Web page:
2. What “new thing” have you started that you want to keep going in 2013?
Not having neck surgery!  Making an effort, through journaling, meditation, prayer, reflection, and reading, to really observe Advent, as a season of waiting and preparation for the gift of the Incarnation.
RE-GIFT:
3. What event, experience or gift would you just as soon “Return to Sender”? Maybe it was a disastrous sermon, a congregational kerfuffle, a vacation nightmare, or your own mis-step. It can be funny or sad.
I would gladly surrender the experience of running a stop sign and crashing into another car this past June! The gentleman driving the other car, luckily, wasn’t hurt, but I would up with whiplash and neck surgery. And my darling little GEO Metro was totaled! It wasn’t damaged that badly, but the repairs would have cost more than my 16 year-old baby was worth. Monetarily, anyway, disregarding my love for my first car. So we are in the market for a new car, but all we can get for our money is junk. But I can’t drive now anyway, temporarily at least!
REFLECT:
4. Share the brightest bit of joy that was a part of your year.
George and I celebrated our ninth anniversary this October. I think the joy comes from the reassurance of being loved, truly loved, for myself, along with the realization that in nine years we have been through more than many couples endure in a lifetime, and we are still together. And I love him more with each anniversary that goes by. When we got married, I thought I could not possibly love him more than I did, but as time goes by, I find that my love for him grows and evolves, teaching me to appreciate the feeling of contentment that washes over me before I go to sleep, when I see him and Fiona (our dog, naturally) sleeping beside me. Or the simple pleasure of playing frisbee in our backyard together on lovely summer afternoon.
5. Share a picture that says far more than words. (You can use it to illustrate one of the above.)
George and me at Kieran’s Irish Pub after I lectored at the 4:30 Mass at The Basilica of St. Mary
BONUS:

Share a recipe! I’m in the doldrums and need some healthy eating options for my menu planning. Soup, stew, main dish, side dish or a healthy dessert – any and all are welcome!

This is where I need help, too, desperately! I’m hoping a reader will come to my rescue with a nice slow-cooker recipe, perhaps? Please?!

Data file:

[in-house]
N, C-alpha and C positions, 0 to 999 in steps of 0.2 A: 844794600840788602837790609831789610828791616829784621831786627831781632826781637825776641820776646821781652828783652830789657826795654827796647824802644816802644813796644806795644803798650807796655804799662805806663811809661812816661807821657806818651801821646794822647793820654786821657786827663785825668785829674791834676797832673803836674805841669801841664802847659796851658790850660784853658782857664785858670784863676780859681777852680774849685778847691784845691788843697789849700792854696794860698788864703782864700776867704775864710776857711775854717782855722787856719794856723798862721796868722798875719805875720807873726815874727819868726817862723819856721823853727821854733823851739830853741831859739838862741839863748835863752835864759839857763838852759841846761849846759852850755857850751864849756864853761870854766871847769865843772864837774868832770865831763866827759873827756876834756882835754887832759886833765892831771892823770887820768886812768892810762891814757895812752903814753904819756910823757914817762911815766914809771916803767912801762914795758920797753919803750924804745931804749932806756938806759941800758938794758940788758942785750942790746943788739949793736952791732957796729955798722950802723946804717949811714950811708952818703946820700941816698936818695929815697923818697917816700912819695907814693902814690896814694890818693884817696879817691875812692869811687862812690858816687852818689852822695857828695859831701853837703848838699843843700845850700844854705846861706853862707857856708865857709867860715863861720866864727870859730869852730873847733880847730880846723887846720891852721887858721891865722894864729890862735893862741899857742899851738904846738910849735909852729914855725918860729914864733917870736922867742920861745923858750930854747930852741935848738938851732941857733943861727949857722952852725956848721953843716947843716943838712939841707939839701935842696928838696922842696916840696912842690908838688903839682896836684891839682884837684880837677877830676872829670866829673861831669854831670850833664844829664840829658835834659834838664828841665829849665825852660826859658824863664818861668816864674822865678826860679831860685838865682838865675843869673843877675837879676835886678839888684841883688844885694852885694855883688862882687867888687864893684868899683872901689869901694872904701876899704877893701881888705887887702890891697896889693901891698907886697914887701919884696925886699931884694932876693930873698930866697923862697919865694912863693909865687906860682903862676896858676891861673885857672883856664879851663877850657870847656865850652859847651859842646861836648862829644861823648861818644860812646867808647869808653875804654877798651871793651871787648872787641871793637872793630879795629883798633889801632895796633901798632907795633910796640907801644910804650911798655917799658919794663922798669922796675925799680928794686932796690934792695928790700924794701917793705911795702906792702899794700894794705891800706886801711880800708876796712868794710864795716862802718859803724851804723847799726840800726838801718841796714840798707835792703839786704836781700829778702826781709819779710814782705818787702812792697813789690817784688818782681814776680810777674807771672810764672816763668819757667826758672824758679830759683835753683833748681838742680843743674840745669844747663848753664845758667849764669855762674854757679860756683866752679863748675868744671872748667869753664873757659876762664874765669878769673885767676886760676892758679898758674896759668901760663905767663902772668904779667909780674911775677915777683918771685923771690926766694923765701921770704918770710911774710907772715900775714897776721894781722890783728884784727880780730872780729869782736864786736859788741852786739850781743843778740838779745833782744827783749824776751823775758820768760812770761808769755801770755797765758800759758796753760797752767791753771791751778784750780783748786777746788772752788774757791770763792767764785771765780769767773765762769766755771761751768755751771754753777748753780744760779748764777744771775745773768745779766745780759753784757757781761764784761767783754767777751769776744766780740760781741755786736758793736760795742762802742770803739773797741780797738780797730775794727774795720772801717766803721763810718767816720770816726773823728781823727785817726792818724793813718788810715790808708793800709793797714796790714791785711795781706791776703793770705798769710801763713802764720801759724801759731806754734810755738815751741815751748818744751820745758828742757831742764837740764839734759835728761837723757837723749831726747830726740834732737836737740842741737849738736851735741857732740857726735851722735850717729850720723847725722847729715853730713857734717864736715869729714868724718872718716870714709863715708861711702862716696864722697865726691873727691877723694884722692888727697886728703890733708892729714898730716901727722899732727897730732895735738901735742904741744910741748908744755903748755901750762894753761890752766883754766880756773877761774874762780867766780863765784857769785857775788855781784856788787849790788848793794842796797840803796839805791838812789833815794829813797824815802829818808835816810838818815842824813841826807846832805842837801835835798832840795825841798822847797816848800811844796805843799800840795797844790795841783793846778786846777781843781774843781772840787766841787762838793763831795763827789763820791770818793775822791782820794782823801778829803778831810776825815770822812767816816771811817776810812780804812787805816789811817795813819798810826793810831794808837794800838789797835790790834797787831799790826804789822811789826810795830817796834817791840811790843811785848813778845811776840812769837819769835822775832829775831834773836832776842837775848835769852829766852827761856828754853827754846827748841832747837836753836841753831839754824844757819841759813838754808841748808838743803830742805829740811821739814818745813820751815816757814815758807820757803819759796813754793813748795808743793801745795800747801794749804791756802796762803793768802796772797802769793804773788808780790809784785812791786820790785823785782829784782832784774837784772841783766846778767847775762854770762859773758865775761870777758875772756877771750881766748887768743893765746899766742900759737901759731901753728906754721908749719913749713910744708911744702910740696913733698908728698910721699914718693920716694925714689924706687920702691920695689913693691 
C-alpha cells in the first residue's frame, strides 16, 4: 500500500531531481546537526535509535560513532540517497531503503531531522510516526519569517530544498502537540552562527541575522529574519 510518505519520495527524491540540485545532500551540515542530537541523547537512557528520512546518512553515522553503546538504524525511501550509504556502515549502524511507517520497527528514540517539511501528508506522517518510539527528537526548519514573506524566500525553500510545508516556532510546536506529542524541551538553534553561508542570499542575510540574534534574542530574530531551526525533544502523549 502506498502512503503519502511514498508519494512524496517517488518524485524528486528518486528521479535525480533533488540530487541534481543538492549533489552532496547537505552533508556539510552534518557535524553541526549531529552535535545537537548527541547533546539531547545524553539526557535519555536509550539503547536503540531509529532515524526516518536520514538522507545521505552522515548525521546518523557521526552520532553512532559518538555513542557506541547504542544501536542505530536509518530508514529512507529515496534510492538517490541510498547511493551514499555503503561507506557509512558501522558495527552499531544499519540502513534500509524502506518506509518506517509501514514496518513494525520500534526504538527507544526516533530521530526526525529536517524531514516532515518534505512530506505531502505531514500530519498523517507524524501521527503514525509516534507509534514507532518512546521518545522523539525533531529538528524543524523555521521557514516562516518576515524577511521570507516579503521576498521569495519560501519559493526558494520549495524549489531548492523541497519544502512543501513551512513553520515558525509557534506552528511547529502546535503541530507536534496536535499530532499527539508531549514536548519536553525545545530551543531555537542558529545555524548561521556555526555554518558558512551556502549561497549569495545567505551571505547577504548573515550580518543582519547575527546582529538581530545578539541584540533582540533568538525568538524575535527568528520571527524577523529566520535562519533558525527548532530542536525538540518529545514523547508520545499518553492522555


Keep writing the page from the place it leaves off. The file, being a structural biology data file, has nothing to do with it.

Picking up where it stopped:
too, too much

 We all reach times when we suddenly feel that we have more to bear than we can handle. Thank goodness I’ve lived long enough to know this is fact, because for many years, I thought I was all alone, that I was the only one who ever felt inadequate, or selfish, or so overwhelmed that all I could do was crawl under the covers and pray that morning would be a long time coming.

Tonight is one of those times. I tell myself I am being silly, as I sit here typing away next to our Christmas tree. I remember every single ornament: who gave it to us, or where we bought it and where and why. There were presents under the tree, until Fiona started trying to unwrap them. (They now repose in an undisclosed location until Christmas morning.) Every day more Christmas cards from friends and family arrive in the mail, reminding me that George and I are part of a whole community of friends and family.


Yet all I can do is cry. Last Friday, as we all know, a very sick young man killed 20 children and 7 teachers at an elementary school in Newtown, CT. I’ve been immersed in discussions/disputes about gun laws, treatment of the seriously mentally ill, grief for the parents and families left behind, as well as for those little darlings who will never graduate, not even from grade school, never travel, go to college, get married.

And for some reason I am having an even harder time than usual dealing with the absence of my own parents this year. My dad was like a little kid about Christmas; he and I always had so much fun together, decorating the the tree (always the day after Thanksgiving), going downtown to see all of the Christmas lights and the mechanized displays in the department store windows, especially Dayton’s. Caroling with mom and other parishioners from Incarnation. And every year, until I was 24, sitting between mom and dad at Midnight Mass, hearing the ancient words “For behold I bring you tidings of great joy…” Going up to the Creche afterwards to see the Baby Jesus lying in the manger, and in later years the Choir always sang the Hallelujah Chorus from Messiah immediately after the conclusion of Mass. Holding hands with mom and dad as we prayed in the “words our Savior taught us, Our Father who art in heaven…” and most of all, singing the old, familiar carols, especially my favorite, Silent Night, Stille Nacht, written in Germany so long ago. Now there is new family, warm, loving, caring family. I have a husband, whom I love very much. But I haven’t been able to go to Midnight Mass since I lost my mom.